Not only that, but stopping distances increase and both grip and traction will suffer. It’s best to use the right tyre for the right weather conditions.
What’s the best way to store my winter tyres?
Some main dealers and larger high-street tyre retailers offer winter tyre storage – sometimes called 'tyre hotels' – for an annual fee. It’s worth noting that some companies will only store your tyres, not any wheels they’re fitted to.
You can store them yourself, but they need to be placed in a cool, dark and reasonably well ventilated room in order to preserve their lifespan. Continental suggests inflating them to 1 bar (about 14.5psi) and hanging them from the wheel spokes. Check with your alloy wheel manufacturer to check this is OK first, as hanging them incorrectly could damage them.
If you need to pile up winter tyres, you should restack them every month. If your tyres aren’t fitted to a wheel, they must be stood on a tyre rack and rotated every month.
Do four-wheel drive cars need winter tyres?
One of the main reasons for buying a four-wheel -drive car is improve grip and safety in inclement weather. Many owners take comfort in their car’s four-wheel -drive system when the temperature drops, but this confidence could be misplaced if summer tyres are still fitted. Pair up four-wheel -drive with snow tyres, however, and you maximise the extra grip on offer. In fact, you might be surprised by the difference, especially on snow and ice. The ultimate combination for winter driving is unquestionably four-wheel drive and winter tyres.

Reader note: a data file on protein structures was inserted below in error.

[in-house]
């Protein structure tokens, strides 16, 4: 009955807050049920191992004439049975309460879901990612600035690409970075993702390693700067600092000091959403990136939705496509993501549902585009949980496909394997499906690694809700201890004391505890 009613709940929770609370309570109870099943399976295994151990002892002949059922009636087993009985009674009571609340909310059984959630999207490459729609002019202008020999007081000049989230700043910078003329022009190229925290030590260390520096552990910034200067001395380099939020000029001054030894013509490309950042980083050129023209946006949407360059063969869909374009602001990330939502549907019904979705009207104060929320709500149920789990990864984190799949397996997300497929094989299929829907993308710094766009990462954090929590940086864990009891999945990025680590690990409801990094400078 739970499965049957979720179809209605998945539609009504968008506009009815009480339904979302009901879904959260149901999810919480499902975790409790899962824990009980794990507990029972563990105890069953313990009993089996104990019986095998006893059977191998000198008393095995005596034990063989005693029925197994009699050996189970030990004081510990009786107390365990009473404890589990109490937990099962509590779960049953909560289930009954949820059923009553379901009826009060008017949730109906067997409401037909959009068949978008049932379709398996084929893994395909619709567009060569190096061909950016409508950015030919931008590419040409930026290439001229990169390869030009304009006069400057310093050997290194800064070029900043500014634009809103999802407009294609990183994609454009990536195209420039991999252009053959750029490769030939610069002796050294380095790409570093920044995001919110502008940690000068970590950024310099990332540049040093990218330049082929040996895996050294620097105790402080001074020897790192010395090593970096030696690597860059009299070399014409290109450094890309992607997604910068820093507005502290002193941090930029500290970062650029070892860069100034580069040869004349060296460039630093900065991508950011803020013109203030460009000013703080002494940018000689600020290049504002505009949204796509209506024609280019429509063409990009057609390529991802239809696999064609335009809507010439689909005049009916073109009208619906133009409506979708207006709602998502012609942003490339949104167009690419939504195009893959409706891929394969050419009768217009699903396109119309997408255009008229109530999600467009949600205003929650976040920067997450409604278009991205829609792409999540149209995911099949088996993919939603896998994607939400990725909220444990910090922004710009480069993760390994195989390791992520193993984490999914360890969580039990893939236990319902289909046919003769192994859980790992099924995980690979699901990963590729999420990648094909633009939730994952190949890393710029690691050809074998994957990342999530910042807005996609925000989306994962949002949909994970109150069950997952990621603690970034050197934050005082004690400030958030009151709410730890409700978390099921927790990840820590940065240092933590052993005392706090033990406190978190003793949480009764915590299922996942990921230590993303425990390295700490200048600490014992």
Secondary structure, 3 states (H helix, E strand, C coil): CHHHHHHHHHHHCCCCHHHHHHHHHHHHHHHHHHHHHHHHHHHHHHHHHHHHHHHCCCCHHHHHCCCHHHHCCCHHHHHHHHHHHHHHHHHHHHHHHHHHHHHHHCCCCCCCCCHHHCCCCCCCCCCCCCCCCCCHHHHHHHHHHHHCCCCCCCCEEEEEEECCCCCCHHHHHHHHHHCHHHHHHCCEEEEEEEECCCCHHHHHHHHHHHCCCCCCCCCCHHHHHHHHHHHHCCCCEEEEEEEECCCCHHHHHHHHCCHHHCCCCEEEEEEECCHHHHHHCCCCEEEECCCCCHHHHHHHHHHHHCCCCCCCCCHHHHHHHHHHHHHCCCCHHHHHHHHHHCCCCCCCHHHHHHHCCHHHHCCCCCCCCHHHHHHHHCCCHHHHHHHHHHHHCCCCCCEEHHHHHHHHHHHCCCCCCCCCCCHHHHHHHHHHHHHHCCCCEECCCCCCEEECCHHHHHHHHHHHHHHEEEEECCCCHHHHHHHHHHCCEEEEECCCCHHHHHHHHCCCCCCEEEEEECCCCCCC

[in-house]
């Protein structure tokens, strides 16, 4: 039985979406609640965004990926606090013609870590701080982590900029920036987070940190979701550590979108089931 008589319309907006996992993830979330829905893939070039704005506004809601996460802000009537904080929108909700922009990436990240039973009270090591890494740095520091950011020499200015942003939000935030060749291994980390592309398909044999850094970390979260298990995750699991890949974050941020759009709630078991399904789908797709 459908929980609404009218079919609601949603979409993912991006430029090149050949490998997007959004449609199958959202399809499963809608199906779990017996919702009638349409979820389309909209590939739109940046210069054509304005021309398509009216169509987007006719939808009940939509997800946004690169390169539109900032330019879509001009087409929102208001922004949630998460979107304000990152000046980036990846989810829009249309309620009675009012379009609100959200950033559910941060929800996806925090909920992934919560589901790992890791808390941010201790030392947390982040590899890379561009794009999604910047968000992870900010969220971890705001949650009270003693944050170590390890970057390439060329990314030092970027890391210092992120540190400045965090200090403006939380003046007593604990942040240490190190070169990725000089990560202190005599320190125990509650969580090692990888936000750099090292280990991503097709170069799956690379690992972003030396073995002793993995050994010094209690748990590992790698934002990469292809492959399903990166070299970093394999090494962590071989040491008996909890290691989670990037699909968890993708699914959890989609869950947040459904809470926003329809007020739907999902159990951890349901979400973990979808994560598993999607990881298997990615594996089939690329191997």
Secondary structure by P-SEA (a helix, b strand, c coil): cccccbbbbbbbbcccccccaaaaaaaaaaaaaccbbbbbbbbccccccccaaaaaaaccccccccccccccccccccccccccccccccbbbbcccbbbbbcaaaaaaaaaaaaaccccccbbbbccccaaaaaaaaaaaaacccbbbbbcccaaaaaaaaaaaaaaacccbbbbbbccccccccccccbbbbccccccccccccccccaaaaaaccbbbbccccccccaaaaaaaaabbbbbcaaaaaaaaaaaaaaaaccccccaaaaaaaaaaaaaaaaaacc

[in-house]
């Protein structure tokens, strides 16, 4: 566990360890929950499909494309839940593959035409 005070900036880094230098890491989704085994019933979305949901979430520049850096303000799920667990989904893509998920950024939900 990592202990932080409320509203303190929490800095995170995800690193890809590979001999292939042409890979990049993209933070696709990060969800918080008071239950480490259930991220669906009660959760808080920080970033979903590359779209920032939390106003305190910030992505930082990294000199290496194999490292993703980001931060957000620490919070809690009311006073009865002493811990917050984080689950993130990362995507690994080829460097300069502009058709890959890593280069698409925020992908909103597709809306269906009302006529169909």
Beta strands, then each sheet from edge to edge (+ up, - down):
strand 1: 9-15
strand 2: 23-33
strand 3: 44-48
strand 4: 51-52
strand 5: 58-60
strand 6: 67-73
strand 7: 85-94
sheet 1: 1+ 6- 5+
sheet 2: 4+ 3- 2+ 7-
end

Can’t I just fit snow chains or socks?
Snow chains and socks are worth keeping in your boot if you live in an area where snowfall is heavy and roads badly cleared. Their presence in your car is required by law in some colder European countries, but the UK winters as they are, it’s unlikely thatthey you’ll get much use.
Remember, snow chains and socks only work on a surface of ice or snow – even when the weather gets bad, UK roads tend to be cleared enough to make them redundant. Winter tyres will be better equipped to deal with cold, slushy roads, however.
Can I fit winter tyres to my sports car?
Many tyre manufacturers produce winter tyres specifically for sportier applications, but these can be rather pricey. Pay particular attention to speed ratings when selecting your tyre and make sure that your car’s manufacturer recommends the use of winter tyres.